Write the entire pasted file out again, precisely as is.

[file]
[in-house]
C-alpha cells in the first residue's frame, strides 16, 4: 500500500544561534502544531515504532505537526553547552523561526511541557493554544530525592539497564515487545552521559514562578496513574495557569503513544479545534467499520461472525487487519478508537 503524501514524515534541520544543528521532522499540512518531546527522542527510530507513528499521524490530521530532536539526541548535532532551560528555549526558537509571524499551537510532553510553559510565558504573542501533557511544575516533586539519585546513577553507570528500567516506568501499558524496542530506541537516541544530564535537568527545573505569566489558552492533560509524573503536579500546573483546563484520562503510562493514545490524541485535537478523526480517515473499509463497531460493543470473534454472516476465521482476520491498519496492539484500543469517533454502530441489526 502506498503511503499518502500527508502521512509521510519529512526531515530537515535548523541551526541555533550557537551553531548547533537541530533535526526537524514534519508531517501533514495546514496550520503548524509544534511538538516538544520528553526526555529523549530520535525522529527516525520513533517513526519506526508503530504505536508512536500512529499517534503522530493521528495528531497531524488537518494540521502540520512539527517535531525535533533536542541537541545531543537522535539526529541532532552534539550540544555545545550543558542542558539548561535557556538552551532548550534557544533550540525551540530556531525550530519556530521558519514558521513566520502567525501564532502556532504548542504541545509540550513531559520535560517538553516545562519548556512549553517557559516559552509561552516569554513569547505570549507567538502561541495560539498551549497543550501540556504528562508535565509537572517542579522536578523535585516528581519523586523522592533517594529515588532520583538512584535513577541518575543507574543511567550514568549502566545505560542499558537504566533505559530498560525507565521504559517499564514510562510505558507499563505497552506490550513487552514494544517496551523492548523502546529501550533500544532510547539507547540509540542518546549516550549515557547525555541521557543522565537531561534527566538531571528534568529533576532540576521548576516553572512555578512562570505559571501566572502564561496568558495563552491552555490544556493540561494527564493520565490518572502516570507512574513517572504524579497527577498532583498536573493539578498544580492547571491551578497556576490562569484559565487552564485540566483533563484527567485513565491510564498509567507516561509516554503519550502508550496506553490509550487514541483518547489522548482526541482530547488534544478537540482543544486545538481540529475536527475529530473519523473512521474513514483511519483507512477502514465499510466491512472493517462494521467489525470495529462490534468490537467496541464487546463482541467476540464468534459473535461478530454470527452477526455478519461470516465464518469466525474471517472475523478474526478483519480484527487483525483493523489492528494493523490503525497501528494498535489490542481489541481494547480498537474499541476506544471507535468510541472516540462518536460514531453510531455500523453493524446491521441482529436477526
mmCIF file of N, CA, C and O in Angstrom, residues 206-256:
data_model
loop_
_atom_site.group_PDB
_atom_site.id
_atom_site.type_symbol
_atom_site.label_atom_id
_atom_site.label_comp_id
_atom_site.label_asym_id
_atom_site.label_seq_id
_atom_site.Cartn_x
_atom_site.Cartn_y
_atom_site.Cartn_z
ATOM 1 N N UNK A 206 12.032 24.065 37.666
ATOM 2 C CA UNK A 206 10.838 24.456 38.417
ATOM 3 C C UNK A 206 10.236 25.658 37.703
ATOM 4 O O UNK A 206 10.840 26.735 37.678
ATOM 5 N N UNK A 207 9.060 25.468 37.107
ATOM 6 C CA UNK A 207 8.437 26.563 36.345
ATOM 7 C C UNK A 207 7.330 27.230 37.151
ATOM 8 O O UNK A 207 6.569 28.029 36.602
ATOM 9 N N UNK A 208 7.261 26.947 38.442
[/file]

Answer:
[in-house]
C-alpha cells in the first residue's frame, strides 16, 4: 500500500544561534502544531515504532505537526553547552523561526511541557493554544530525592539497564515487545552521559514562578496513574495557569503513544479545534467499520461472525487487519478508537 503524501514524515534541520544543528521532522499540512518531546527522542527510530507513528499521524490530521530532536539526541548535532532551560528555549526558537509571524499551537510532553510553559510565558504573542501533557511544575516533586539519585546513577553507570528500567516506568501499558524496542530506541537516541544530564535537568527545573505569566489558552492533560509524573503536579500546573483546563484520562503510562493514545490524541485535537478523526480517515473499509463497531460493543470473534454472516476465521482476520491498519496492539484500543469517533454502530441489526 502506498503511503499518502500527508502521512509521510519529512526531515530537515535548523541551526541555533550557537551553531548547533537541530533535526526537524514534519508531517501533514495546514496550520503548524509544534511538538516538544520528553526526555529523549530520535525522529527516525520513533517513526519506526508503530504505536508512536500512529499517534503522530493521528495528531497531524488537518494540521502540520512539527517535531525535533533536542541537541545531543537522535539526529541532532552534539550540544555545545550543558542542558539548561535557556538552551532548550534557544533550540525551540530556531525550530519556530521558519514558521513566520502567525501564532502556532504548542504541545509540550513531559520535560517538553516545562519548556512549553517557559516559552509561552516569554513569547505570549507567538502561541495560539498551549497543550501540556504528562508535565509537572517542579522536578523535585516528581519523586523522592533517594529515588532520583538512584535513577541518575543507574543511567550514568549502566545505560542499558537504566533505559530498560525507565521504559517499564514510562510505558507499563505497552506490550513487552514494544517496551523492548523502546529501550533500544532510547539507547540509540542518546549516550549515557547525555541521557543522565537531561534527566538531571528534568529533576532540576521548576516553572512555578512562570505559571501566572502564561496568558495563552491552555490544556493540561494527564493520565490518572502516570507512574513517572504524579497527577498532583498536573493539578498544580492547571491551578497556576490562569484559565487552564485540566483533563484527567485513565491510564498509567507516561509516554503519550502508550496506553490509550487514541483518547489522548482526541482530547488534544478537540482543544486545538481540529475536527475529530473519523473512521474513514483511519483507512477502514465499510466491512472493517462494521467489525470495529462490534468490537467496541464487546463482541467476540464468534459473535461478530454470527452477526455478519461470516465464518469466525474471517472475523478474526478483519480484527487483525483493523489492528494493523490503525497501528494498535489490542481489541481494547480498537474499541476506544471507535468510541472516540462518536460514531453510531455500523453493524446491521441482529436477526
mmCIF file of N, CA, C and O in Angstrom, residues 206-256:
data_model
loop_
_atom_site.group_PDB
_atom_site.id
_atom_site.type_symbol
_atom_site.label_atom_id
_atom_site.label_comp_id
_atom_site.label_asym_id
_atom_site.label_seq_id
_atom_site.Cartn_x
_atom_site.Cartn_y
_atom_site.Cartn_z
ATOM 1 N N UNK A 206 12.032 24.065 37.666
ATOM 2 C CA UNK A 206 10.838 24.456 38.417
ATOM 3 C C UNK A 206 10.236 25.658 37.703
ATOM 4 O O UNK A 206 10.840 26.735 37.678
ATOM 5 N N UNK A 207 9.060 25.468 37.107
ATOM 6 C CA UNK A 207 8.437 26.563 36.345
ATOM 7 C C UNK A 207 7.330 27.230 37.151
ATOM 8 O O UNK A 207 6.569 28.029 36.602
ATOM 9 N N UNK A 208 7.261 26.947 38.442